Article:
As CFO, Kavanaugh reports directly to CEO Arvind Krishna and is responsible for the company’s financial operations. In that role, he helps to ensure that as IBM pivots to “becoming a technology company again,” as senior exec Rob Thomas put it, the company remains on steady financial footing.
Stock Market Roger Premo, general manager of corporate development and strategy
Roger Premo is in charge of IBM’s corporate development and strategy group, which shapes the company’s overall strategy.
Premo reports to CFO James Kavanaugh and joined IBM last May from Boston Consulting Group, where he led the consulting firm’s software division.
At IBM, Premo’s team also oversees the company’s push into hybrid cloud and AI across all its business units, making his appointment a key one for CEO Arvind Krishna’s priorities.
Stock Market Michelle Browdy, general counsel
Michelle Browdy is IBM’s general counsel and senior vice president of legal and regulatory affairs. She has served as general counsel since 2015, and is the company’s first female top lawyer.
Prior to becoming general counsel, Browdy was IBM’s worldwide head of litigation for five years.
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Browdy is responsible for IBM’s regulatory affairs, corporate governance, and compliance, making her role important to ensuring the operational side of the company remains steady as it pursues a new product strategy.
Stock Market John Granger, chief operating officer of global business services
John Granger is the chief operating officer of IBM’s global business services (GBS) and a senior vice president of its cloud application innovation unit. GBS is IBM’s consulting and professional services arm, and its cloud application innovation business helps customers migrate to the cloud.
As with Kelly Chambliss, the senior vice president of GBS, Granger joined IBM in 2002 as part of its acquisition of PricewaterhouseCoopers Consulting.
Being in charge of IBM’s cloud application innovation team, Granger’s role is important to helping the company attract clients are moving to the cloud.
Stock Market Carla Piñeyro Sublett, chief marketing officer
Carla Piñyero Sublett is IBM’s chief marketing officer and a senior vice president. She joined in February and is a newer face to the company.
Prior to IBM, Sublett was chief marketing officer of National Instruments, and also led marketing at Rackspace and Dell.
Sublett’s role is critical to helping IBM reinvent itself as a hybrid cloud and AI leader — her team includes marketers across the world who shape the company’s brand image.
In a press release announcing her appointment, CEO Arvind Krishna said he was confident Sublett would “play a key role in bringing the power of IBM’s hybrid cloud and AI proposition to clients.”
Stock Market Juan Zufiria, senior vice president of global technology news services
Juan Zufiria is a senior vice president of global technology news services at IBM. He was appointed to the role in 2019, and oversees the company’s infrastructure services.
Zufiria joined IBM 33 years ago as a researcher in the company’s New York research center, and previously led global technology news services for IBM Europe.
Stock Market Obed Louissaint, senior vice president of transformation and culture
Obed Louissaint is IBM’s senior vice president of transformation and culture. He was appointed to the role last August, and is IBM’s first Black senior vice president in nearly eight years, according to the company.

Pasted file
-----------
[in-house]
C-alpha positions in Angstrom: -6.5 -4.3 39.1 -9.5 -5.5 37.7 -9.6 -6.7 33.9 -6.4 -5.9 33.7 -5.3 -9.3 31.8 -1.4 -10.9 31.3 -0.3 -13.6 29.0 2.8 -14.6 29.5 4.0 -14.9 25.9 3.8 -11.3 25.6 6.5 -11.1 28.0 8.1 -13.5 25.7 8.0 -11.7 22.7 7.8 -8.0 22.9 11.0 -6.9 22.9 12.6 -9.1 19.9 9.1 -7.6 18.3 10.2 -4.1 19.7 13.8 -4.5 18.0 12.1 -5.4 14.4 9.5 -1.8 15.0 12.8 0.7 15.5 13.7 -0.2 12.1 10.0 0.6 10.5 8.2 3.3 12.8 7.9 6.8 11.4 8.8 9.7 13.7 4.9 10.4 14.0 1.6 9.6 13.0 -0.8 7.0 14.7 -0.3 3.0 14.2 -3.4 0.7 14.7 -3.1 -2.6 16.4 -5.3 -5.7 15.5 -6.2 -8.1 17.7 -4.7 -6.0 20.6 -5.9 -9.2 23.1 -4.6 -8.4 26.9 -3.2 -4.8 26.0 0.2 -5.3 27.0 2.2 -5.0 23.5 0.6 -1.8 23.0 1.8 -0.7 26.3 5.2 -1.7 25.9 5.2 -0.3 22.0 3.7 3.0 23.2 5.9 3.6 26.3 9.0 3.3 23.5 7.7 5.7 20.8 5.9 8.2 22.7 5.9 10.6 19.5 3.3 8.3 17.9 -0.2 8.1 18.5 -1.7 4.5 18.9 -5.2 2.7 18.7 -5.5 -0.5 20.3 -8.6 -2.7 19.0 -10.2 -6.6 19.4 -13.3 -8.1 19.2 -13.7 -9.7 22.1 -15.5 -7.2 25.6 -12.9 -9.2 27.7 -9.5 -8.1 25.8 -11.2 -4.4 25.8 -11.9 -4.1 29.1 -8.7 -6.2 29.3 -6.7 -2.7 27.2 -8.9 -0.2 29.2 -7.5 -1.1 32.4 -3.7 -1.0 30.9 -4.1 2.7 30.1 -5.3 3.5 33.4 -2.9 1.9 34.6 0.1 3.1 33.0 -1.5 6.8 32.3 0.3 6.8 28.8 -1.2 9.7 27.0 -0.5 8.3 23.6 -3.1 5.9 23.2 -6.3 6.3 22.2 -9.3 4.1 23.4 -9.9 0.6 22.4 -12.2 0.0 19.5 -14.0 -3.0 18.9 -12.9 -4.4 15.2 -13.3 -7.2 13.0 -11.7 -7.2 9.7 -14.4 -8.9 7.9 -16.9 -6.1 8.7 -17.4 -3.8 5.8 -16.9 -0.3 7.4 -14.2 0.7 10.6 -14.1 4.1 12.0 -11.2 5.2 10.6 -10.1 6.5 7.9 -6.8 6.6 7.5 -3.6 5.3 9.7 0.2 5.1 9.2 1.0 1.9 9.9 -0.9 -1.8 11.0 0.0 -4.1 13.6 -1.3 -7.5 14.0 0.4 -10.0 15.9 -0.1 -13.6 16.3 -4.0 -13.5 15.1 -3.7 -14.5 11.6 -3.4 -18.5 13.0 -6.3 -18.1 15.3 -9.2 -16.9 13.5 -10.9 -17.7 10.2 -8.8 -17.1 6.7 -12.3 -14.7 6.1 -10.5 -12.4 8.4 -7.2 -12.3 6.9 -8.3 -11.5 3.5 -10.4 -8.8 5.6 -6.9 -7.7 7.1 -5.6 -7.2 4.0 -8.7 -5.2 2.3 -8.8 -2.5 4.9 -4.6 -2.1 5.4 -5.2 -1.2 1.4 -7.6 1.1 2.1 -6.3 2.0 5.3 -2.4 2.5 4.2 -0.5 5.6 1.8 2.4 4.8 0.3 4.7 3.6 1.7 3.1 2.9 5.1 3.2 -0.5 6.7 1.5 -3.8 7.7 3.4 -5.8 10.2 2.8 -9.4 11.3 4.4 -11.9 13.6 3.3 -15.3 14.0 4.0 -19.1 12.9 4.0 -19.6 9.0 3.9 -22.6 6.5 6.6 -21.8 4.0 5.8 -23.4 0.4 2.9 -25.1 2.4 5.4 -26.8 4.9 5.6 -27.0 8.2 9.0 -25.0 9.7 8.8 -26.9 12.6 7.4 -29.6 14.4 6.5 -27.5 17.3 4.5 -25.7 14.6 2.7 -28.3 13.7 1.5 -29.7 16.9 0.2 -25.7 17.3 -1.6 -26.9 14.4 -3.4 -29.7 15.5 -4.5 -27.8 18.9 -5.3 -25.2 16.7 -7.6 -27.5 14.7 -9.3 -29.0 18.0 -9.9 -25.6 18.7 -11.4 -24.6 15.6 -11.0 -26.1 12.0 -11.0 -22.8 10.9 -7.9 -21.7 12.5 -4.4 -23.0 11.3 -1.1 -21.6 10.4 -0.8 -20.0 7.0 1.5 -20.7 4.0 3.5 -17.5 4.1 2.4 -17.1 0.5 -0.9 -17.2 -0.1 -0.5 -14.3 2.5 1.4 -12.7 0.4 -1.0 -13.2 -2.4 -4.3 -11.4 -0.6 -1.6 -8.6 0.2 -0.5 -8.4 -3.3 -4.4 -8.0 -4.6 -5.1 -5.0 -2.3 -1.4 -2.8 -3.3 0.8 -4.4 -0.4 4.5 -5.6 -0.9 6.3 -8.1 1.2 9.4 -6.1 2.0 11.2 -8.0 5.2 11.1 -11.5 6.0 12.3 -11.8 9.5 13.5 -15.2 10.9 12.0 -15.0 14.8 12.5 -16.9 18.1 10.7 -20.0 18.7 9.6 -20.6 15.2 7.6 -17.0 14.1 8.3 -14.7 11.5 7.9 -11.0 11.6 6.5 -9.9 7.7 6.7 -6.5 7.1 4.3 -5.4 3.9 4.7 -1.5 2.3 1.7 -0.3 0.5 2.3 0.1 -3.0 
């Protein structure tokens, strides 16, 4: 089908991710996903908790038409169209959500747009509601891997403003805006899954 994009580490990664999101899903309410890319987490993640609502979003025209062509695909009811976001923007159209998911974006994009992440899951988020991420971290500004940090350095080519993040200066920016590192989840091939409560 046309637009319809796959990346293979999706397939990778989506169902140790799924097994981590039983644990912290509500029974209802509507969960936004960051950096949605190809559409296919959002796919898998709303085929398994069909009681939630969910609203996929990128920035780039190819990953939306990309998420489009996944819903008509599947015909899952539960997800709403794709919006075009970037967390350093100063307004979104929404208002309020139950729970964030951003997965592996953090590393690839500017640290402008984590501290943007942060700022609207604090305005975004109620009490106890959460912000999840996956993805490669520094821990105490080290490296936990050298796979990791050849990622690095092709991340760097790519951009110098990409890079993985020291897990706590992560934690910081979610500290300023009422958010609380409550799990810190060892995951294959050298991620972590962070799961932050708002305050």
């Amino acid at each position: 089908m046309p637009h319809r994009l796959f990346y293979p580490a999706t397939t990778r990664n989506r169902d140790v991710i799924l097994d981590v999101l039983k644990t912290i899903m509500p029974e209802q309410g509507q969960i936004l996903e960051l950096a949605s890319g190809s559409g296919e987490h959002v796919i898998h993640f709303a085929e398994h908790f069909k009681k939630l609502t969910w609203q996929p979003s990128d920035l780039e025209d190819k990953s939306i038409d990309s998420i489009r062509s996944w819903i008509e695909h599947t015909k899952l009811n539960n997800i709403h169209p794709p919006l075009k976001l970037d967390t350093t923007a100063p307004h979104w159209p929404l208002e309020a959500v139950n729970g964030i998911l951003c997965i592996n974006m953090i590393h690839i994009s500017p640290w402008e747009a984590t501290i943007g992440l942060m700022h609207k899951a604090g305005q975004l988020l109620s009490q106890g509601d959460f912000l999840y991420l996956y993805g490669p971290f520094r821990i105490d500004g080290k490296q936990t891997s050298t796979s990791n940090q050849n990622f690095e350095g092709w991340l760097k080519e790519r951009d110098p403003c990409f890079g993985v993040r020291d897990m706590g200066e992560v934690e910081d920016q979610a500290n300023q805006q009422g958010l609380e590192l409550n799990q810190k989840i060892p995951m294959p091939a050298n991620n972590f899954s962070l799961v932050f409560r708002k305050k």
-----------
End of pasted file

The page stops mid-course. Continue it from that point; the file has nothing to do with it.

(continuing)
The transformation and culture team is all-new to IBM, and Louissaint oversees areas such as leadership, talent, learning, and diversity and inclusion. He first joined IBM in 2001 in the human resources group, working his way up to senior vice president.
In an interview with Insider last December, Louissaint said he was aiming to create a more inclusive workplace through “new collar” jobs, a term coined by IBM to describe roles that don’t require four-year college degrees.
Stock Market Bob Lord, senior vice president of worldwide ecosystems and blockchain
Bob Lord is IBM’s senior vice president of worldwide ecosystems and blockchain. He joined IBM in 2016 as its first chief digital officer, and was previously a president at AOL.
As a leader of IBM’s partner ecosystem, Lord is in charge of the company’s participation in various open source communities — a key initiative after its purchase of open source company Red Hat in 2019.
Lord told Insider last October that as a result of the Red Hat merger, the company is “getting to faster decisions than I’ve ever experienced.”
He reports directly to CEO Arvind Krishna, making him a key aide as IBM moves aggressively into hybrid cloud and AI.
Stock Market Departing IBM soon: Jim Whitehurst, senior advisor
Jim Whitehurst is a senior advisor to CEO Arvind Krishna and IBM’s executive leadership team, and will remain in the role for a few months. He was the company’s second-highest ranking leader and stepped down as president in July.
Whitehurst is also the former CEO of Red Hat, and led negotiations for its merger with IBM. After the deal closed, he and Krishna led the process of combining the two companies, though Whitehurst previously told Insider that joining IBM was a bit of a culture shock.
Whitehurst told Barron’s he left IBM because he wasn’t likely to get the CEO role there, and that he felt “really good” about the Red Hat integration.
Still, his departure will have a major impact on IBM. “It is a shame,” 451 Research analyst John Abbott told Insider of Whitehurst’s departure. “I thought he would have been an excellent potential leader there.”
Stock Market Departing IBM soon: Bridget van Kralingen, senior vice president of special projects
Bridget van Kralingen is a senior vice president of special projects, and will remain in the role until next July, when she plans to retire.
Kralingen was fomerly senior vice president of global markets, and first joined IBM in 2004. Along with being one of IBM’s top female executives, she was also known for creating and leading IBM’s blockchain business.
The announcement of Kralingen’s departure, as well as that of IBM president Jim Whitehurst, sent IBM stock tumbling some 5% last month.
In a press release announcing the change, CEO Arvind Krishna said Kralingen had agreed to stay on to help with his transition when he first took over as CEO last April.